Pieces of the Prize

At the apparent expense of peace in his own country, President Barack Obama has been awarded the 2009 Nobel Peace Prize.

The basically “left wing” Norwegian Parliamentary Committee that made the selection cited the President’s efforts at urging cooperation and diplomacy in international relations, making rhetorical overtures to the “Muslim” world, and taking initiatives in calling for reductions in nuclear proliferation.

It is rather ironic given those criteria, that Obama consciously chose, insisted actually, to omit reference to Iran’s newly revealed nuclear weapon capability in his speech to the United Nations General Assembly, thereby passing up a rare opportunity to showcase the Muslim nation as the war-mongering terror state it is in reality. It was particularly reprehensible for Obama to take this path given the theme of his address: reducing nuclear proliferation. To tag such unprincipled action as the political policy of appeasement is, I guess, just “so last century”.

Norway, according to the United Nations, is the best place in the world to live based on various standards it uses in its annual ranking of nations. That of course does not mean it is free of stupidity. Peace does not necessarily mean political freedom, given the record of the Nobel committees in making such awards. To them it means hope, which Obama has in ample supply. On that basis he deserves the Nobel prize, and the institution granting it deserves ridicule for playing such blatant politics.

In the United States of America there has been a deepening of the divide between political parties. The Democrats and Obama have succeeded in drawing to attention the rift that exists between the so-called left and the so-called right. It was there in the Bush years as well, but the Democrats in almost total power have illustrated the consequences of the combination of political power and a vaguely defined agenda of change. The left sees utopia. The right sees socialism. The reality is a country divided.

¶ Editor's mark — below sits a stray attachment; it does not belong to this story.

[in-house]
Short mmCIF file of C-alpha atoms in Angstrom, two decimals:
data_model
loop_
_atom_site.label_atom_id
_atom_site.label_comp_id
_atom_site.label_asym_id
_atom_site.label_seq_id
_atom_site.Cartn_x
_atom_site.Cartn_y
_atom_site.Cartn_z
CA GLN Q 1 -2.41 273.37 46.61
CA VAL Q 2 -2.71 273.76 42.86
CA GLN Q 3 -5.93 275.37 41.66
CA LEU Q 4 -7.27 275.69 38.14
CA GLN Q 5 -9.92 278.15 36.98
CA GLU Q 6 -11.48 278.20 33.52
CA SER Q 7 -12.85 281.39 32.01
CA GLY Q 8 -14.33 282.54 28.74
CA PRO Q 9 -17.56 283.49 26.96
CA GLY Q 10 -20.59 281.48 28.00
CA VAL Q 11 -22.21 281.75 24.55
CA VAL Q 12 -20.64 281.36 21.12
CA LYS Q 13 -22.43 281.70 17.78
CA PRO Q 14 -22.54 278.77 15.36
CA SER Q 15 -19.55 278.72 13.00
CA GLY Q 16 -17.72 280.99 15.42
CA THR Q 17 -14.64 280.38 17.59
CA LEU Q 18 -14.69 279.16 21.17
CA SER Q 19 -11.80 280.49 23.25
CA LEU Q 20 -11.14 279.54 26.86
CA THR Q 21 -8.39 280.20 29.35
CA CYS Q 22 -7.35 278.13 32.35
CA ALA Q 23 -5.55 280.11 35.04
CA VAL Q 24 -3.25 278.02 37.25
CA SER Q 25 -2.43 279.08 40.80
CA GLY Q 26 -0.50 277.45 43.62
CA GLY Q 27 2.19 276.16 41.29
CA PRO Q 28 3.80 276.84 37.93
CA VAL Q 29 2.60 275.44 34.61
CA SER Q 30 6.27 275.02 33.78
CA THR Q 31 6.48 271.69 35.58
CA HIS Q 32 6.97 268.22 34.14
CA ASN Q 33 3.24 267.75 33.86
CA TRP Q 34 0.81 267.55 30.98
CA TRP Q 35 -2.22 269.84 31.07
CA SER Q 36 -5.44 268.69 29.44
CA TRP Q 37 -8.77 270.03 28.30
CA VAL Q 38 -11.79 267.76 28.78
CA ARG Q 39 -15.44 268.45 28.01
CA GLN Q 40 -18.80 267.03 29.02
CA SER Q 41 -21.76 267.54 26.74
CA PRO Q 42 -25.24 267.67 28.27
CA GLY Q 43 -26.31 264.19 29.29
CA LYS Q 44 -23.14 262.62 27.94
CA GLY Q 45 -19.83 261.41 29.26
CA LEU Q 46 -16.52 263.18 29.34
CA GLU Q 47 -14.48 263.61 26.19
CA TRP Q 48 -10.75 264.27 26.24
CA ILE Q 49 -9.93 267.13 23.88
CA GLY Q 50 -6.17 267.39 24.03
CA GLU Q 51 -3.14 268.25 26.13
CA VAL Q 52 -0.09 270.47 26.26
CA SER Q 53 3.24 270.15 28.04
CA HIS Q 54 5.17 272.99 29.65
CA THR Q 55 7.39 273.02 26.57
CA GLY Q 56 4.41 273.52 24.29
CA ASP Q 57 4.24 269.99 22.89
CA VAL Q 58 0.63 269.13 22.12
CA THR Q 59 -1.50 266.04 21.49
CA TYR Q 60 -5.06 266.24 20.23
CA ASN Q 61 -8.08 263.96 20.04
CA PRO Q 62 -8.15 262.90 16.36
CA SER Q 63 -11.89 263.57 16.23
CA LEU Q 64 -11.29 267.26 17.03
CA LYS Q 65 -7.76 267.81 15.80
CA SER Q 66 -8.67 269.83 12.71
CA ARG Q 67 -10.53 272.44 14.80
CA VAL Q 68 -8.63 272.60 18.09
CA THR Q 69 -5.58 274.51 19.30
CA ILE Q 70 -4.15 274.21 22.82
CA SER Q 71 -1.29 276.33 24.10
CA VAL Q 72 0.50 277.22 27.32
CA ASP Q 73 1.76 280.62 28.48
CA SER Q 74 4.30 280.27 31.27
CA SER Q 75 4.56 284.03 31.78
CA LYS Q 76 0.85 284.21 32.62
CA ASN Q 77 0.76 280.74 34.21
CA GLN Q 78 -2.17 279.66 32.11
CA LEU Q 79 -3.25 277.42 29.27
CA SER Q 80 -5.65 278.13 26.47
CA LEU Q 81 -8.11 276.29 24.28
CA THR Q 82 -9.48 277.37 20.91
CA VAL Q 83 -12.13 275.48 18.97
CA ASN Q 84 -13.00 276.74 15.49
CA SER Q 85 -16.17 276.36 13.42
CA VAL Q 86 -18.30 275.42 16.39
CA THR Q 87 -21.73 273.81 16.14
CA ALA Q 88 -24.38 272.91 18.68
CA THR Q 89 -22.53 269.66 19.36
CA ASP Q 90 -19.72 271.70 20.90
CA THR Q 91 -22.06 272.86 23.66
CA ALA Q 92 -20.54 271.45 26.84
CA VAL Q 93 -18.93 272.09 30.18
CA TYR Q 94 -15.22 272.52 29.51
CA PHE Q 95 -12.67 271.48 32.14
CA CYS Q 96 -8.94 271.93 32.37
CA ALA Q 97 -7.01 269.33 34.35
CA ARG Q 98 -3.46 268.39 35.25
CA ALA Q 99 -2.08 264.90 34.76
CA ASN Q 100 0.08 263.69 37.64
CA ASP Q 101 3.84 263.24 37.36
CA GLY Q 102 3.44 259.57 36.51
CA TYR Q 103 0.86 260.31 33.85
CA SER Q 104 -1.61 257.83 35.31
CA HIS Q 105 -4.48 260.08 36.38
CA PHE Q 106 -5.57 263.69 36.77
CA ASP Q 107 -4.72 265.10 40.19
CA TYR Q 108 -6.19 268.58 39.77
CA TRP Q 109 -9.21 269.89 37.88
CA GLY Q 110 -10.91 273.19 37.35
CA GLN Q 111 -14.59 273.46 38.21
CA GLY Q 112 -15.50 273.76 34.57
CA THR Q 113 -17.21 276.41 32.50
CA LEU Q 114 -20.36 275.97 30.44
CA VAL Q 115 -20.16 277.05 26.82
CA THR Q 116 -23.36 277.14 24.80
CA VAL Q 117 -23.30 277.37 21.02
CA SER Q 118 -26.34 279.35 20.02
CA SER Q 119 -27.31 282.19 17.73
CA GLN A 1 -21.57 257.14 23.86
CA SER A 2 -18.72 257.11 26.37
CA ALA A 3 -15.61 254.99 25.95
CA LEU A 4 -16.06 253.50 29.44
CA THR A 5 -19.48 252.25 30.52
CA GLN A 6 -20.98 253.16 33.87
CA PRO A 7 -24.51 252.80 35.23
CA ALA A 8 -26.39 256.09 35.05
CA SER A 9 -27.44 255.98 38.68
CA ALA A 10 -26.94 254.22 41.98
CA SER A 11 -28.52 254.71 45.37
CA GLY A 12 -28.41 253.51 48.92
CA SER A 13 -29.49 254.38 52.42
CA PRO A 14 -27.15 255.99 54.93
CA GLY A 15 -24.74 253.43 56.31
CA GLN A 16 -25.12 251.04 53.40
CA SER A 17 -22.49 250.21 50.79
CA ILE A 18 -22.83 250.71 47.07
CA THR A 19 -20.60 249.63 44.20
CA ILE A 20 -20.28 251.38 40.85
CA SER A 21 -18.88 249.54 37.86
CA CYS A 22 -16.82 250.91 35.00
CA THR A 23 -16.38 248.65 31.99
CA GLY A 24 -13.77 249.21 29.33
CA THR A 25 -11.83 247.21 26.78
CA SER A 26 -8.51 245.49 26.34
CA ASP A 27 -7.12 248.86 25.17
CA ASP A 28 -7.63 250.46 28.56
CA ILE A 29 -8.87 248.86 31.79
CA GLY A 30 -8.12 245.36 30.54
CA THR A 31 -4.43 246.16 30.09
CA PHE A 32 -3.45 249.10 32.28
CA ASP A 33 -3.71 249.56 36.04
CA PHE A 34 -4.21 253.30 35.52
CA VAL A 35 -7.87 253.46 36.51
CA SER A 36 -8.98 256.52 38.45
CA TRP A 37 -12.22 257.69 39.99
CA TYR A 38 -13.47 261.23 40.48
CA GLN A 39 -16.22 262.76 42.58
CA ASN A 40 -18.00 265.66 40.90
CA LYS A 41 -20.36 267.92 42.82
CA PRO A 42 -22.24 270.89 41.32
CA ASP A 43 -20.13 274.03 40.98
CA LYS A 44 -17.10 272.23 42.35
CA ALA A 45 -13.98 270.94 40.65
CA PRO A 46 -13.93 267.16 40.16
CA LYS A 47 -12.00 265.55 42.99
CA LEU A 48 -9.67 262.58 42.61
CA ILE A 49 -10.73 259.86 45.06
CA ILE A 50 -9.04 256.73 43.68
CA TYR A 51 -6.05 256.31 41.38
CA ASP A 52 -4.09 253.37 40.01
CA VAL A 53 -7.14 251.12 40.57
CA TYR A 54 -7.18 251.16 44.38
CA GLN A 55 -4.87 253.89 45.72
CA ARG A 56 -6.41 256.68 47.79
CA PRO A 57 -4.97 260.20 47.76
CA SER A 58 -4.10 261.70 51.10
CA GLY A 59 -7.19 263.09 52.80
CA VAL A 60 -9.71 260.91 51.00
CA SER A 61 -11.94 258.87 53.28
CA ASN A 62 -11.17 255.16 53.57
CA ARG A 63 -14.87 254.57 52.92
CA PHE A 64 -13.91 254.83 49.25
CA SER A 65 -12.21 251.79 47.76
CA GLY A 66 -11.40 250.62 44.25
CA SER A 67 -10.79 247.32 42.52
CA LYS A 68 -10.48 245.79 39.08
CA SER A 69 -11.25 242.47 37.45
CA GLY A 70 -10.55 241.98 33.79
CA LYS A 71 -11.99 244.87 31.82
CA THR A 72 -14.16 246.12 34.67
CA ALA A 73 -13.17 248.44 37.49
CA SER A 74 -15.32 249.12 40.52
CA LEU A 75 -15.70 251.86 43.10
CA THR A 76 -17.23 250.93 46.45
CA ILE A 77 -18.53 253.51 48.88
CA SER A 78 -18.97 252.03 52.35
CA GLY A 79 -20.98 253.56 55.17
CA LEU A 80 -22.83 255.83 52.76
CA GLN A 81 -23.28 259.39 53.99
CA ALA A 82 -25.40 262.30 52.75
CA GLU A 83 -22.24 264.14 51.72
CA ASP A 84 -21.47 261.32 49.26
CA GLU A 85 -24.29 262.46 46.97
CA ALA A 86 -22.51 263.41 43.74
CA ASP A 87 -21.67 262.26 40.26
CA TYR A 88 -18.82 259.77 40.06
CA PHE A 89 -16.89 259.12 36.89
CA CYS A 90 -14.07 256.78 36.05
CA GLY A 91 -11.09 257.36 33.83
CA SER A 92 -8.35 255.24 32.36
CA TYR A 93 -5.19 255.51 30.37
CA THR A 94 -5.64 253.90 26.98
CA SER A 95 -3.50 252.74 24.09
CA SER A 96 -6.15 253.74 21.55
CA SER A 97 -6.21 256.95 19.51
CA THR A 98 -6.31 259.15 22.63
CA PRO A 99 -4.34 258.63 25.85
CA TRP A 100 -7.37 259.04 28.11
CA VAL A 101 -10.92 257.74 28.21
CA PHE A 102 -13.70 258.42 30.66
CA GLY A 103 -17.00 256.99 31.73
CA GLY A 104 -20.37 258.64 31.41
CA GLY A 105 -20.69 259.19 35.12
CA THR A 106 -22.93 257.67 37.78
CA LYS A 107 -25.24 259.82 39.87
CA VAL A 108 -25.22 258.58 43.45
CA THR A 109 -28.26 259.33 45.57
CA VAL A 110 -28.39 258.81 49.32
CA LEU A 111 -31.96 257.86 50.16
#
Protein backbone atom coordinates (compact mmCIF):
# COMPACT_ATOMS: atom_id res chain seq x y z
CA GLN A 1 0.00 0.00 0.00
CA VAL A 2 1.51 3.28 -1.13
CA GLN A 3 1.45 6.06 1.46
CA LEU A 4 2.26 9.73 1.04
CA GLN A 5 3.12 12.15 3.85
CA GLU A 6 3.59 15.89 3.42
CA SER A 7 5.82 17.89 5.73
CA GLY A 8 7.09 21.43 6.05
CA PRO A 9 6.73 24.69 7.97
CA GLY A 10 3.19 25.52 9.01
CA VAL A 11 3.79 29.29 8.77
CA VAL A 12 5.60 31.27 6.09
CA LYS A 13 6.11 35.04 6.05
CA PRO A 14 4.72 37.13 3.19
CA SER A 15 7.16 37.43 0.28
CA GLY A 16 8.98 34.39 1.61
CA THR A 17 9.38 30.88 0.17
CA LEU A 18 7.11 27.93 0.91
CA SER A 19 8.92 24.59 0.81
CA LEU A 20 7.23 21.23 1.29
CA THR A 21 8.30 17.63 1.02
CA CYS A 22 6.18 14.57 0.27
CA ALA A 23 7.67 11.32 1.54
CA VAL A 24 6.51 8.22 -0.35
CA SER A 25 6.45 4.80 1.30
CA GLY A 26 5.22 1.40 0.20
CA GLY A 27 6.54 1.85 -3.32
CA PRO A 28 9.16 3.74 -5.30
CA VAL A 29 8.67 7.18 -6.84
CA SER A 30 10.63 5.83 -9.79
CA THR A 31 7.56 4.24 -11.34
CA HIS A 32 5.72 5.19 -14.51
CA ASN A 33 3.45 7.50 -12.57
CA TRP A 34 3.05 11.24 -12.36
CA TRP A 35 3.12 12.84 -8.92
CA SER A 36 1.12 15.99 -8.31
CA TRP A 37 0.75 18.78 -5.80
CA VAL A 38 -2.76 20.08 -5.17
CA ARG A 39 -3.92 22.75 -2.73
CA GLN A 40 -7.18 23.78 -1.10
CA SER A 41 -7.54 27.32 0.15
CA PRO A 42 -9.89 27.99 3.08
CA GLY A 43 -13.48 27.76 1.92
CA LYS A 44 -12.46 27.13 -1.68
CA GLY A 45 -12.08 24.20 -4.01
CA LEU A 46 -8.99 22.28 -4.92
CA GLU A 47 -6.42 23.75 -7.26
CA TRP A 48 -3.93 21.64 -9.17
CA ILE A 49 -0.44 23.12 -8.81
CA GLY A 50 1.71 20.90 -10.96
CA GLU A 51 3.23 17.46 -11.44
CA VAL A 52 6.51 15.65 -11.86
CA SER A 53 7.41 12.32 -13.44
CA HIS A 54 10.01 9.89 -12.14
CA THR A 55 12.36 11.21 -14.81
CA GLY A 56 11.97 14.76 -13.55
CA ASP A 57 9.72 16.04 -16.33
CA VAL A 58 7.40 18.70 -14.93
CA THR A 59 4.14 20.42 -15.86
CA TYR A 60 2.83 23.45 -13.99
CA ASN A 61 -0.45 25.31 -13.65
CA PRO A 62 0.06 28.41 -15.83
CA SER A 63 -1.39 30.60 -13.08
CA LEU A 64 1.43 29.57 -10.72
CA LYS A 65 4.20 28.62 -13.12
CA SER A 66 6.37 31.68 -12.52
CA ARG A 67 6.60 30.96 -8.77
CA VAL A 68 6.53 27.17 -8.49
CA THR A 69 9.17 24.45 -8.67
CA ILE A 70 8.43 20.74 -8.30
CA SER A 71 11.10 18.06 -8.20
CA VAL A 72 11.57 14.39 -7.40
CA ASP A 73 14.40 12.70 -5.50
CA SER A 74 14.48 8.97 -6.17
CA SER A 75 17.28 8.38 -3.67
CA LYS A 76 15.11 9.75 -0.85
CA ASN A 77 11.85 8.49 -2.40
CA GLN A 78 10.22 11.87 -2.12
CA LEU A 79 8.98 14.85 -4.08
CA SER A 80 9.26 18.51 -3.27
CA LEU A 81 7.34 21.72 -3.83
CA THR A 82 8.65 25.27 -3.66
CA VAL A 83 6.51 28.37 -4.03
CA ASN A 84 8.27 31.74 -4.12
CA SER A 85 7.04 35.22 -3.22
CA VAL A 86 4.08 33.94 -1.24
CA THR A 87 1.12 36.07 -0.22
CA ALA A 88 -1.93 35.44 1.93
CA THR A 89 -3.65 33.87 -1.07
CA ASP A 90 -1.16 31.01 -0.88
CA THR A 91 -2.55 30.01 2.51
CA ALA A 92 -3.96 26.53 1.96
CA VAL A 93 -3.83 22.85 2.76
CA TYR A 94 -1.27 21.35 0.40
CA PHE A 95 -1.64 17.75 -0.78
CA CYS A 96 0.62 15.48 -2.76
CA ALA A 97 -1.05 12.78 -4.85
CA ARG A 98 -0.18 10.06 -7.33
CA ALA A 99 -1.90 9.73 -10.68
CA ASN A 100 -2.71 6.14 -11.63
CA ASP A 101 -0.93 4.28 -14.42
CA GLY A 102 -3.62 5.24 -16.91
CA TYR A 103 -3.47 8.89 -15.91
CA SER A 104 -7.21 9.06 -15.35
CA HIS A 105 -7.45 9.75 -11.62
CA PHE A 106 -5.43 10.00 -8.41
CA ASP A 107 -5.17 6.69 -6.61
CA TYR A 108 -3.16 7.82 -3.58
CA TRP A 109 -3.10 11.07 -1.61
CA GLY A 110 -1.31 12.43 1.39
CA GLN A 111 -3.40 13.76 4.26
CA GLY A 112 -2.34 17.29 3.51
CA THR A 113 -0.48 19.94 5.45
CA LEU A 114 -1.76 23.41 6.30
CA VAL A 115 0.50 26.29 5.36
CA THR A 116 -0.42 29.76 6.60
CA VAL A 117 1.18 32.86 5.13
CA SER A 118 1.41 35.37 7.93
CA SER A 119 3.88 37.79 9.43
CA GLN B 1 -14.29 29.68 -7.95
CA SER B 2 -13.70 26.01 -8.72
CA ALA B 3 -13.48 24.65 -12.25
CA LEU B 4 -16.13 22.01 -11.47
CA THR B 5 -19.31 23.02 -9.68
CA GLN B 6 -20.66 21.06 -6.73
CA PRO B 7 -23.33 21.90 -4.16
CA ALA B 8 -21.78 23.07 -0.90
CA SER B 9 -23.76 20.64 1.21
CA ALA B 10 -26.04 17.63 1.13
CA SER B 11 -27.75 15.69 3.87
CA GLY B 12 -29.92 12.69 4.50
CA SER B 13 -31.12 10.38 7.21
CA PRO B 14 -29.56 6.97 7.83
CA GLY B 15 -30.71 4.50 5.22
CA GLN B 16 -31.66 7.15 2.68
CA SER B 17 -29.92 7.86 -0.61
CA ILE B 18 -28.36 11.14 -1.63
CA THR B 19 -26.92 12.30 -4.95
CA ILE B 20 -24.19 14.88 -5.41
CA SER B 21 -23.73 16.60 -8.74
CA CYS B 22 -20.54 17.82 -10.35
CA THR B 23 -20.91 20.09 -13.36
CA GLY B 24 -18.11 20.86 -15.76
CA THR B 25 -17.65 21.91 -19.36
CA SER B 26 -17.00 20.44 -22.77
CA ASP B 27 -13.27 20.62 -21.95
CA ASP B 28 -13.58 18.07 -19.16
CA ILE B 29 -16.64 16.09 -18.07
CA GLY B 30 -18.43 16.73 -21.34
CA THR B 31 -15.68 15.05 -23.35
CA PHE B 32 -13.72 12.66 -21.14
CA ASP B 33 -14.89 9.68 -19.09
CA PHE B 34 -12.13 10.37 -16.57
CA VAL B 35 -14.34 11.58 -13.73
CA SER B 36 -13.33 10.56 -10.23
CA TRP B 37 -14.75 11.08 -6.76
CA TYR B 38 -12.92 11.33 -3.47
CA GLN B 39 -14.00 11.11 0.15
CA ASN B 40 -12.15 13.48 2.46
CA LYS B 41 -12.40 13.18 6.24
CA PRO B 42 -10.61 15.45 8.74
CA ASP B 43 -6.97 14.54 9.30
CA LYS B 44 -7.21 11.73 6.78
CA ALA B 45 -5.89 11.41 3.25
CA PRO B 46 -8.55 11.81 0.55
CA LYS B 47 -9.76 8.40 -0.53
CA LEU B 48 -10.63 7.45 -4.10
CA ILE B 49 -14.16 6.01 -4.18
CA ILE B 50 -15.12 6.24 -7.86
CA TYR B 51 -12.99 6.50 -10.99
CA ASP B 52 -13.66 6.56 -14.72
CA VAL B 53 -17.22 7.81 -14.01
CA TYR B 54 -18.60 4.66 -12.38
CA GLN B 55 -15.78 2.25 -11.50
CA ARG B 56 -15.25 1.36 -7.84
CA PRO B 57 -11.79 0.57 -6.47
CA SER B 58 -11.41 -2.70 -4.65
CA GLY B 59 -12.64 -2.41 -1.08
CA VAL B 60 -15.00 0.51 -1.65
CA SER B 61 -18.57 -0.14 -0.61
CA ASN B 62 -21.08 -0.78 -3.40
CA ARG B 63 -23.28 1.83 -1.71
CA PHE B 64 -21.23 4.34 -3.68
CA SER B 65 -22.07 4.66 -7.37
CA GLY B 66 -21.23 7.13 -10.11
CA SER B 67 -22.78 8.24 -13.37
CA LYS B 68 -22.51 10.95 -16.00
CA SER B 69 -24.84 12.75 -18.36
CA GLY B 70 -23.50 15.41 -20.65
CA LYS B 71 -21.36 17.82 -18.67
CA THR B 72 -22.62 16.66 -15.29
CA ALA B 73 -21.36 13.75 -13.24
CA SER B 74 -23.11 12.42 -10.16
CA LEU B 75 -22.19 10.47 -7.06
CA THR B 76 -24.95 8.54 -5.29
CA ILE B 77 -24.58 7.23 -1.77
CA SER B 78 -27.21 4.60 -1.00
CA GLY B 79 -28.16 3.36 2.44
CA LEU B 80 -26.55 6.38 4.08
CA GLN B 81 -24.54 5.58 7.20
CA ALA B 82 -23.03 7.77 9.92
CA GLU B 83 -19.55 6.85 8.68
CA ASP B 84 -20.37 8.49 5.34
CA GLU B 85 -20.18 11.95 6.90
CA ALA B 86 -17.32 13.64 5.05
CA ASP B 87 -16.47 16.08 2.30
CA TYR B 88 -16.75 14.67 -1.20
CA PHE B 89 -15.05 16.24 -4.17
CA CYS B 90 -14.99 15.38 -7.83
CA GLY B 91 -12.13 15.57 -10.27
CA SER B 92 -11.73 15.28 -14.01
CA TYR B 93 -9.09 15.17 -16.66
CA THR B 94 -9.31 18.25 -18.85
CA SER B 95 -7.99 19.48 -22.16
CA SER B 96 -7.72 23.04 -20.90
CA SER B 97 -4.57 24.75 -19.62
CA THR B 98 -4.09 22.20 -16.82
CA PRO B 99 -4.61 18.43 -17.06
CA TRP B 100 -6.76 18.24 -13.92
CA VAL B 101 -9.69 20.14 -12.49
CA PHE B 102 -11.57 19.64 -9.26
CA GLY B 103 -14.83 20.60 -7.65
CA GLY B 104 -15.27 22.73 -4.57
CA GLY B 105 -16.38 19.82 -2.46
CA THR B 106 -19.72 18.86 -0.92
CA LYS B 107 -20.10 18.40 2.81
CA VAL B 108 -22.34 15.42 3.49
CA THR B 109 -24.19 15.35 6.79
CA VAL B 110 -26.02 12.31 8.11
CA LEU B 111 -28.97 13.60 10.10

Clearly, the Nobel prize committee didn’t consider the domestic problems in the US in making this award. It is more concerned in seeing the US join the world community of utopian idealists. Unfortunately, that world community includes newly emboldened Muslim fundamentalists in Iran on the verge of launching nuclear weapons on that same community.

Obama’s choices in the weeks ahead will determine just how appropriate this prize might be.  He can do nothing about Iran, which is a choice that will make his weakness more apparent to the Russians and other imperial posers. This result can also be accomplished by “tough diplomacy” which achieves the same thing: nothing.

Sanctions may be imposed on Iran, but the chances of that yielding much depends on the cooperation of Russia and China, both of which are facing difficult uphill economic battles. Both nations are significant trading partners with Iran. A weak US President is unlikely to prevail amidst these more experienced political despots.

The only option that President Obama can rationally execute with regard to Iran is to take out the nuclear weapons projects by force. This must be done in the name of defending the west (which includes the expressly targeted Israel) against this rogue regime, the centre of the Muslim world. This would have the collateral and beneficial effect of protecting the rest of the Middle East and Europe, though existing Iranian weaponry finds Norway and others slightly out of range.

How any of Obama’s choices will be received in Oslo remains to be seen. Can they take back the prize if the US President decides that defending Americans is the proper choice?

©Copyright 2009 Edward Podritske

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